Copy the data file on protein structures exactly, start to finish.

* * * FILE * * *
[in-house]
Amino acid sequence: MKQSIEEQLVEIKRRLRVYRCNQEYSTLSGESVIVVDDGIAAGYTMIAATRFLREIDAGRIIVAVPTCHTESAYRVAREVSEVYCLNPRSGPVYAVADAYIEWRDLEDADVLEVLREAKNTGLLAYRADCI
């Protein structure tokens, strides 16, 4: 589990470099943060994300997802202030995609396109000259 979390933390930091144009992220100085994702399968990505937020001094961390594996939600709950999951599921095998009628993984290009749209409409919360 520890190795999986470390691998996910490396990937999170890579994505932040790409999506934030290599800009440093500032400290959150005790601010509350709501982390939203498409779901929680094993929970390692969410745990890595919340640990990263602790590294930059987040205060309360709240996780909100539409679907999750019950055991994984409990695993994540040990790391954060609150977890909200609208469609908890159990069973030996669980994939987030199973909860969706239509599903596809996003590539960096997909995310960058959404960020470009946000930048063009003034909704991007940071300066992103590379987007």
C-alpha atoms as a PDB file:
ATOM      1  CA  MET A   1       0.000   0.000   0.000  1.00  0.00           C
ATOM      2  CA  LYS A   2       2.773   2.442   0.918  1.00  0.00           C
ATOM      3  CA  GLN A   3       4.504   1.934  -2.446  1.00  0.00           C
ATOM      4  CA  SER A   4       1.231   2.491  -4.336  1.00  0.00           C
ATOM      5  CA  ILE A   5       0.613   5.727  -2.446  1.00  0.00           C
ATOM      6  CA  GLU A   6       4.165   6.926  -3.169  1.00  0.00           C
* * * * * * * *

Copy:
[in-house]
Amino acid sequence: MKQSIEEQLVEIKRRLRVYRCNQEYSTLSGESVIVVDDGIAAGYTMIAATRFLREIDAGRIIVAVPTCHTESAYRVAREVSEVYCLNPRSGPVYAVADAYIEWRDLEDADVLEVLREAKNTGLLAYRADCI
């Protein structure tokens, strides 16, 4: 589990470099943060994300997802202030995609396109000259 979390933390930091144009992220100085994702399968990505937020001094961390594996939600709950999951599921095998009628993984290009749209409409919360 520890190795999986470390691998996910490396990937999170890579994505932040790409999506934030290599800009440093500032400290959150005790601010509350709501982390939203498409779901929680094993929970390692969410745990890595919340640990990263602790590294930059987040205060309360709240996780909100539409679907999750019950055991994984409990695993994540040990790391954060609150977890909200609208469609908890159990069973030996669980994939987030199973909860969706239509599903596809996003590539960096997909995310960058959404960020470009946000930048063009003034909704991007940071300066992103590379987007």
C-alpha atoms as a PDB file:
ATOM      1  CA  MET A   1       0.000   0.000   0.000  1.00  0.00           C
ATOM      2  CA  LYS A   2       2.773   2.442   0.918  1.00  0.00           C
ATOM      3  CA  GLN A   3       4.504   1.934  -2.446  1.00  0.00           C
ATOM      4  CA  SER A   4       1.231   2.491  -4.336  1.00  0.00           C
ATOM      5  CA  ILE A   5       0.613   5.727  -2.446  1.00  0.00           C
ATOM      6  CA  GLU A   6       4.165   6.926  -3.169  1.00  0.00           C